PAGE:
Since the data collected gives information on the size-distribution of the vesicles via analysis of the red lipid signal, we could directly analyze our data for curvature-related effects. This was done by considering the dependence of the ratio of the green and the red signal, which reflects the peptide density at the membrane surface, on vesicle size (absolute intensity of the red signal). As shown in Fig. 6a, the PenArg peptide displays an increased affinity for smaller vesicles, i.e. for larger positive membrane curvature. This was observed at all peptide concentrations as further illustrated in Fig. 6b. Furthermore, in all cases, the peptide surface-density increased with increased peptide concentration in bulk for concentrations up to 20 μM, indicating that at those concentrations the peptide does not saturate the membrane surface. At peptide concentrations higher than 20 μM, the incubated vesicles started to aggregate, as also reported by others,73 and resulted in clogging of the channels.

image file: c6lc01302c-f6.tif
Fig. 6 Penetratin (PenArg) binding to individual lipid vesicles. The binding of carboxyfluorescein-labelled PenArg (green) to DOPC/DOPG/DSPE-PEG2000 vesicles containing 0.6 mol% ATTO 550-DOPE is investigated using the nano fluidic device. (a) Representative ratio between green and red signal (peptide-to-lipid ratio), proportional to the peptide surface density on the membrane versus the vesicle diameter. The data is displayed for two PenArg bulk concentrations: 7 μM (gray) and 15 μM (black). The solid lines show a polynomial fit to guide the eye. (b) Average values of the ratio between green and red signals (peptide-to-lipid ratio) for vesicles populations of 4 different sizes. The data points are the average of all data points that fall between 150–250 (denoted 200 nm), 250–350 (denoted 300 nm) 350–450 (denoted 400 nm) and 450–550 (denoted 500 nm), respectively. The error bars are the standard deviations.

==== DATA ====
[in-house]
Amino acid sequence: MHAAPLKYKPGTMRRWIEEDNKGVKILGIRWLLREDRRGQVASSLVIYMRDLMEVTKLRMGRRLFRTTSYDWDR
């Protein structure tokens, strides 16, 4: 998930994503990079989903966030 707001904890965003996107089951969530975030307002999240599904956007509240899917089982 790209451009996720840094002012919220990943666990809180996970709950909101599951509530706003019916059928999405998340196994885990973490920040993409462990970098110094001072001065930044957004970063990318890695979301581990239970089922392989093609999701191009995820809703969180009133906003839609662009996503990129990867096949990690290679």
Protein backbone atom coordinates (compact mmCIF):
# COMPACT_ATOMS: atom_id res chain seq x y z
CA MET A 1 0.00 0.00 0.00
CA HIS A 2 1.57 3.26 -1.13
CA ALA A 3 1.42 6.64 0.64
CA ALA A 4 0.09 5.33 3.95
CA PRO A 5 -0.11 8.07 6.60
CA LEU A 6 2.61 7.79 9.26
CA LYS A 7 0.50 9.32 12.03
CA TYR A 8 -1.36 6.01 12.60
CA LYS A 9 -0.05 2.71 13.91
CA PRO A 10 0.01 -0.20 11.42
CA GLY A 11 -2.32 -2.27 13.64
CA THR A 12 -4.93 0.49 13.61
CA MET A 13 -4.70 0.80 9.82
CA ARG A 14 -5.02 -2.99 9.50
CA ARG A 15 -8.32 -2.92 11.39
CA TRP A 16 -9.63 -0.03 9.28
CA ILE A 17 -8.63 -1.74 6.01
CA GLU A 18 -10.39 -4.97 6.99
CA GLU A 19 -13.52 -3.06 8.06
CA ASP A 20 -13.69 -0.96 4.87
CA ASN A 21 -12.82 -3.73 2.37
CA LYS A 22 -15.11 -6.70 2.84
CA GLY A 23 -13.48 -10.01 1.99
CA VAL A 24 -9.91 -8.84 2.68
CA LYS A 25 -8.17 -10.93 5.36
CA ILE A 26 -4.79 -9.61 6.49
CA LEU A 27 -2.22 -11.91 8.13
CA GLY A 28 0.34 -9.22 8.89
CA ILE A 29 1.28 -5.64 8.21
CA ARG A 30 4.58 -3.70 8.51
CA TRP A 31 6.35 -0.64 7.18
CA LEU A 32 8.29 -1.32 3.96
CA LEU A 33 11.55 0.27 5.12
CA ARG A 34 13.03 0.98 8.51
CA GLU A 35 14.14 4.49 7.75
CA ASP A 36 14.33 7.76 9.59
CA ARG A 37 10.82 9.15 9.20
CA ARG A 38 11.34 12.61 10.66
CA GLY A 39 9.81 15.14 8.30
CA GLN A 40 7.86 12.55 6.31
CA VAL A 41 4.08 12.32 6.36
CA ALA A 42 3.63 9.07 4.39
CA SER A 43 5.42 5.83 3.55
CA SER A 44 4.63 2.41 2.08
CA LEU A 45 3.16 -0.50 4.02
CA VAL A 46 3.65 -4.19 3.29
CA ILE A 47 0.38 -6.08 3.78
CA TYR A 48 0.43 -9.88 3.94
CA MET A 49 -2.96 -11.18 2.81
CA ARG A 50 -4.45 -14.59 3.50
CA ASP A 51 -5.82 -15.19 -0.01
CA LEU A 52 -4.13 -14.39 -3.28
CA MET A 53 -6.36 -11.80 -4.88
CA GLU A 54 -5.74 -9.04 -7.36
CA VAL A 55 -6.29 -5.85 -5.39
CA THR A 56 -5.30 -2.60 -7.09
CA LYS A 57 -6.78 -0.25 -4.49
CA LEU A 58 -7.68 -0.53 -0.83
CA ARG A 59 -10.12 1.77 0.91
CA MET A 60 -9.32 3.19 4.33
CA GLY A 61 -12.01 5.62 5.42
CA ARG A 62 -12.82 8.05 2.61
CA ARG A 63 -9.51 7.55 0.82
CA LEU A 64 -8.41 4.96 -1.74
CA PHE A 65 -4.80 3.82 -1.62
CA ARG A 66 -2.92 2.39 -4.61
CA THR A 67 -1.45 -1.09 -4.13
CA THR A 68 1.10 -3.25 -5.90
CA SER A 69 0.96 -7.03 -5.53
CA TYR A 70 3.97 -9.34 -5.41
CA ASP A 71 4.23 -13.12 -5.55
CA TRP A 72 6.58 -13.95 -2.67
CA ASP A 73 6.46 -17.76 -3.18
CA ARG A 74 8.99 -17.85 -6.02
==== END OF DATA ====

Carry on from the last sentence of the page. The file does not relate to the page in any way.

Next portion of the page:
Curvature dependence, in particular increased affinity for small vesicles, has been demonstrated for several peptides and also other molecules binding to lipid membranes,14,68,74,75 but has not been discussed before in the context of penetratin and its variants. Positive-curvature sensing has mainly been associated with the increased amount of defects, e.g. hydrophobic pockets, exposed upon membrane bending into small vesicles.76 These defects can increase binding of certain types of proteins by facilitating the insertion of hydrophobic residues.77 It is likely that a similar mechanism is responsible for positive-curvature sensing in the case of PenArg, in particular since this peptide is known to bind lipid vesicles as an amphipathic helix.72 Taken together, these results illustrate the potential of the nanofluidic-based assay in the context of probing biomolecular interactions occurring at membrane surfaces. A major advantage over other techniques, including surface-based ones, is that sampling is carried out within a couple of minutes since no surface anchoring procedure is required.